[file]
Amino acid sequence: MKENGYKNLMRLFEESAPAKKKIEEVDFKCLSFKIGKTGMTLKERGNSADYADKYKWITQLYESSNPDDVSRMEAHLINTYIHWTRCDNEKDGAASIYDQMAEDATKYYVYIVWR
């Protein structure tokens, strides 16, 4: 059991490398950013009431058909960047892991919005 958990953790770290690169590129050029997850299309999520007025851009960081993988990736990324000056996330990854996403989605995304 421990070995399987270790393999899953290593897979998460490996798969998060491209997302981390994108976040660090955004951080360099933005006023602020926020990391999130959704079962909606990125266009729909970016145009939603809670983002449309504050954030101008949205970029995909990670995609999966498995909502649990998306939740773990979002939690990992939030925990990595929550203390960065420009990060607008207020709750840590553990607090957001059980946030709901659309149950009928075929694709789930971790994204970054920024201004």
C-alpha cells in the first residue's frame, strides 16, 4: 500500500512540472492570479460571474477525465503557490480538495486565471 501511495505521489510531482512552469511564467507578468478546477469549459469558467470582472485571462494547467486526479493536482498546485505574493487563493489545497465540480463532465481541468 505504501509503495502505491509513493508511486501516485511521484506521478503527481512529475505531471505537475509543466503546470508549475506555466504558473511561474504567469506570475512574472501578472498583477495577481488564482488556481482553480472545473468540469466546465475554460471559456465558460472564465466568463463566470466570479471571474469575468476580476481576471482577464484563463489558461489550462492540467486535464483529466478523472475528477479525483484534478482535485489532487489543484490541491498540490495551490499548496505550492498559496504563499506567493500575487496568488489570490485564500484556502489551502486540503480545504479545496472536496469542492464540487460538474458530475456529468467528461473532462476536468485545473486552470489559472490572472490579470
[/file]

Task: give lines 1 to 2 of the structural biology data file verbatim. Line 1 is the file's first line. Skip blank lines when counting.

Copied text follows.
Amino acid sequence: MKENGYKNLMRLFEESAPAKKKIEEVDFKCLSFKIGKTGMTLKERGNSADYADKYKWITQLYESSNPDDVSRMEAHLINTYIHWTRCDNEKDGAASIYDQMAEDATKYYVYIVWR
């Protein structure tokens, strides 16, 4: 059991490398950013009431058909960047892991919005 958990953790770290690169590129050029997850299309999520007025851009960081993988990736990324000056996330990854996403989605995304 421990070995399987270790393999899953290593897979998460490996798969998060491209997302981390994108976040660090955004951080360099933005006023602020926020990391999130959704079962909606990125266009729909970016145009939603809670983002449309504050954030101008949205970029995909990670995609999966498995909502649990998306939740773990979002939690990992939030925990990595929550203390960065420009990060607008207020709750840590553990607090957001059980946030709901659309149950009928075929694709789930971790994204970054920024201004």